The Watergate Scandal

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Can you explain the Watergate Scandal in simple terms?

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The Watergate Scandal involved members of President Nixon's re-election committee and White House officials who illegally attempted to gather information from the Democratic National Committee. The scandal, uncovered in 1972, led to Nixon's resignation in 1974 after his attempts to cover up the crime were revealed. Investigative journalists Bob Woodward and Carl Bernstein played critical roles in linking the break-ins to the government, highlighting the importance of investigative journalism and leading to numerous legal and political reforms.

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In as simple terms as possible, the Watergate scandal was an attempt by members of the Committee for the Re-Election of the President and other White House officials to gather information from the Democratic National Committee through illegal means. The conspirators enlisted a team of burglars headed by a former FBI agent named Alfred Baldwin to wiretap phones at the DNC's headquarters at the Watergate Complex.

The first infiltration was successful, but the team of burglars were caught after attempting to break in again for maintenance. While it is commonly accepted that President Nixon had no knowledge of the wiretapping before the break-in, he did attempt to stop the truth from being revealed. Nixon's famous quote, "I am not a crook" is a response to Watergate allegations that led to his impeachment. Investigative Journalists Bob Woodward and Carl Bernstein are considered heroes of their trade for their role in linking the break-ins to upper levels of government.

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What was the importance of the Watergate scandal?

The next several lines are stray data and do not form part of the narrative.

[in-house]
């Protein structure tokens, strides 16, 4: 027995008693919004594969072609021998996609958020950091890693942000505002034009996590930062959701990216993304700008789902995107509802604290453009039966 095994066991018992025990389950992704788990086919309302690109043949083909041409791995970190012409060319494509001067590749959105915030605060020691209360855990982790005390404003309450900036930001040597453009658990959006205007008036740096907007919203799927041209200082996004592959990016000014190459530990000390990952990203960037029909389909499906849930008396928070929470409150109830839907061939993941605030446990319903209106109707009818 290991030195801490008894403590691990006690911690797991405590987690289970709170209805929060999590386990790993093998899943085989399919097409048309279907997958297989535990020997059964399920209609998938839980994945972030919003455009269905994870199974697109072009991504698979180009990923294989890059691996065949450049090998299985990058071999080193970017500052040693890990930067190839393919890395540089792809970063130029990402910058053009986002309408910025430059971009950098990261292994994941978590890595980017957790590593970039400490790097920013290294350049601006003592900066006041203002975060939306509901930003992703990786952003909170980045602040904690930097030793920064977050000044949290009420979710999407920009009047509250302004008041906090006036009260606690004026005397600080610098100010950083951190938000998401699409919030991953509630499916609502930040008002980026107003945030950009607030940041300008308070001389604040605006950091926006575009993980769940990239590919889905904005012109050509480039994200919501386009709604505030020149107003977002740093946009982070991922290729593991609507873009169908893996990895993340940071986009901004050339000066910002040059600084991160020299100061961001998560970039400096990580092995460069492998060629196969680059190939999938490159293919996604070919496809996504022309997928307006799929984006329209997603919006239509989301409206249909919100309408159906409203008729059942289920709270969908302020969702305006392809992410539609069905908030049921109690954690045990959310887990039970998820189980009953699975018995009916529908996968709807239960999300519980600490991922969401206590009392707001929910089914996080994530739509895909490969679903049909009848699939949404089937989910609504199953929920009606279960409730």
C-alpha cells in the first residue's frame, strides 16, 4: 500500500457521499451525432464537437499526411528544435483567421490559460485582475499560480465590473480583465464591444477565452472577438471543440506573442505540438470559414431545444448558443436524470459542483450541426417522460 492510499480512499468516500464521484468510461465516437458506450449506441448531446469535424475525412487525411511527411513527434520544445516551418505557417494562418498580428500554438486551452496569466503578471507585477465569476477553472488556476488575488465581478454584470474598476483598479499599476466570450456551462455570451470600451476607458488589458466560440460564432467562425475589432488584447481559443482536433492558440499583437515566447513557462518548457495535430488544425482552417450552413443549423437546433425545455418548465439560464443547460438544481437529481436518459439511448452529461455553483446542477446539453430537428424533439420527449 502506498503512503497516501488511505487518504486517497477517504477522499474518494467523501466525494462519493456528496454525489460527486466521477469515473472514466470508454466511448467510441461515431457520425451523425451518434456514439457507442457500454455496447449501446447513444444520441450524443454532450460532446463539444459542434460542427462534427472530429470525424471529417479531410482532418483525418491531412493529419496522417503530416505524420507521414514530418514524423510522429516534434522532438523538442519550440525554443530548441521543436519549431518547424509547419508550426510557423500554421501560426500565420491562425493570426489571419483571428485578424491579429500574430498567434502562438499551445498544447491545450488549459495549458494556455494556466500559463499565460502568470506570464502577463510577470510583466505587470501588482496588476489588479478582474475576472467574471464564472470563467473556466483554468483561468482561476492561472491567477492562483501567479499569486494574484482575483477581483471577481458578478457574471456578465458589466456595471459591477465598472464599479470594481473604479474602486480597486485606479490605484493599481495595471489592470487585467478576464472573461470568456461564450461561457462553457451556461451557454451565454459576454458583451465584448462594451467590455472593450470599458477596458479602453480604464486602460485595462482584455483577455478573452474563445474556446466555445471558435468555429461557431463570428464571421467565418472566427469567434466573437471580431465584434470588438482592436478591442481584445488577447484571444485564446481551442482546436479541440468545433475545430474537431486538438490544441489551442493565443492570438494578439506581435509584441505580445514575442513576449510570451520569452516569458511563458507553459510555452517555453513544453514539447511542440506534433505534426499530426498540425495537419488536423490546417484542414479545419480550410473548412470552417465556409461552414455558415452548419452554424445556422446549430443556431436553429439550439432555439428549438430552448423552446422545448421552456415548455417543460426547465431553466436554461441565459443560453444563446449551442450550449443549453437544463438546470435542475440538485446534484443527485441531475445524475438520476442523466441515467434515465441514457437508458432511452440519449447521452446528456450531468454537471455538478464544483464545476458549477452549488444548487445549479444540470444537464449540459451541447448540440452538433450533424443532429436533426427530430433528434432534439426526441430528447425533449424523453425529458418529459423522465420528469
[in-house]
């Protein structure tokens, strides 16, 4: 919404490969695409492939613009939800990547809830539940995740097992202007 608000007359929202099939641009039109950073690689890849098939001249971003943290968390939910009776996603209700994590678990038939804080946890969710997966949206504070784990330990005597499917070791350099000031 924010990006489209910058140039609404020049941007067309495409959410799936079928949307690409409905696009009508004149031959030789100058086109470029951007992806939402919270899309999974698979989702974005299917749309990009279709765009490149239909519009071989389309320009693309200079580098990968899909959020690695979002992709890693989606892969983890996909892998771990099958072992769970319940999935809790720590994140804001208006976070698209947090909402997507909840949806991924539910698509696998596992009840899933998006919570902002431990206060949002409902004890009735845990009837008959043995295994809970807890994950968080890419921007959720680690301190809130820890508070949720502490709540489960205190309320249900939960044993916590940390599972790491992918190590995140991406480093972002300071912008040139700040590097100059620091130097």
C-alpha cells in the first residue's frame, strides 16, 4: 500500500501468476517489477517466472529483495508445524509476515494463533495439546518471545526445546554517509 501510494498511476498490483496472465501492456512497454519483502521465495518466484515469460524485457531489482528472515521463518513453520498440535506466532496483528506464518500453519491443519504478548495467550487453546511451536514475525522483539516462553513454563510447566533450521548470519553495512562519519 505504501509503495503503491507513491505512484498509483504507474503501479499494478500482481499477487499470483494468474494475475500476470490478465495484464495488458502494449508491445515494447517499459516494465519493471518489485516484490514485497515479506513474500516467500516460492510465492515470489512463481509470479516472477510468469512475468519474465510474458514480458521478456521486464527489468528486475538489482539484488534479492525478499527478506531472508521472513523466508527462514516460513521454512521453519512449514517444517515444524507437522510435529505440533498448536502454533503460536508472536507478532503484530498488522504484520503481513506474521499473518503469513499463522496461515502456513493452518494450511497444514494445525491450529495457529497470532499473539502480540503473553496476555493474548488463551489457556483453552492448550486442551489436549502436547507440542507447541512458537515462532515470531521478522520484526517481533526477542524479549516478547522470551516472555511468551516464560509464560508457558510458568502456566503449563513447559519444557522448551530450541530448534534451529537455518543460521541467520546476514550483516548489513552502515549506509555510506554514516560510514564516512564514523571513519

The “Watergate scandal” is a nickname applied to the detection, prosecution, and conviction of Republican Party officials, senior White House staff, and Cabinet heads for illegally obtaining information about their political opponents and trying to cover up the crimes. The immediately related events spanned two years, from June 1972, when burglars targeted the offices of the Democratic National Committee in the Watergate complex in Washington, DC, through August 1974, when President Richard M. Nixon resigned from office. Not only was he the only president who ever resigned, but in succeeding him, Gerald Ford became the first president never to have run for the office, as he had become vice-president after serving as Speaker of the House of Representatives. The lasting effects are still felt, and the legacy can be grouped into five main categories.

First, the outcome reaffirmed the continued importance of the separation and balance of powers, as the Executive branch was not able to dictate the workings of government and protect President Nixon.

A second important area is the attention paid to the process after it concluded. This includes an investigation into possible excesses of government surveillance and other information-gathering that would have violated individual rights.

In addition, the revelations of the investigation and the follow-up prompted a wide range of legal reforms, designed to ensure that such a situation event never recurred.

A fourth key legacy is the increasing importance of investigative journalism, including the elevated stature of such reports to celebrity status. More people probably know the names of Bob Woodward and Carl Bernstein than those of the government officials who went to prison, and know the title of their book more than its allusion to the earlier fictional expose of corruption, Robert Penn Warren’s All the King’s Men.

Today as well, the “gate” suffix is routinely applied to any political scandal, such as “Iran-Contragate” of the 1980s and the 2015 New England Patriots Deflategate.

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What was the importance of the Watergate scandal? 

The major importance of the Watergate scandal in the short term was that it caused the resignation of President Nixon.  This was the only time that an American President has ever had to leave office.  

In the long term, the importance of the scandal was much greater.  It has had at least two major impacts.  First, it has reduced the trust that Americans have for their government.  It has made us much more suspicious of government and has helped lead to our current negative attitudes towards government.  Second, it helped to make the political atmosphere much more partisan.  Each party is always trying to catch the other in scandals that it can use to harass the other party and try to prevent it from accomplishing its political agenda.

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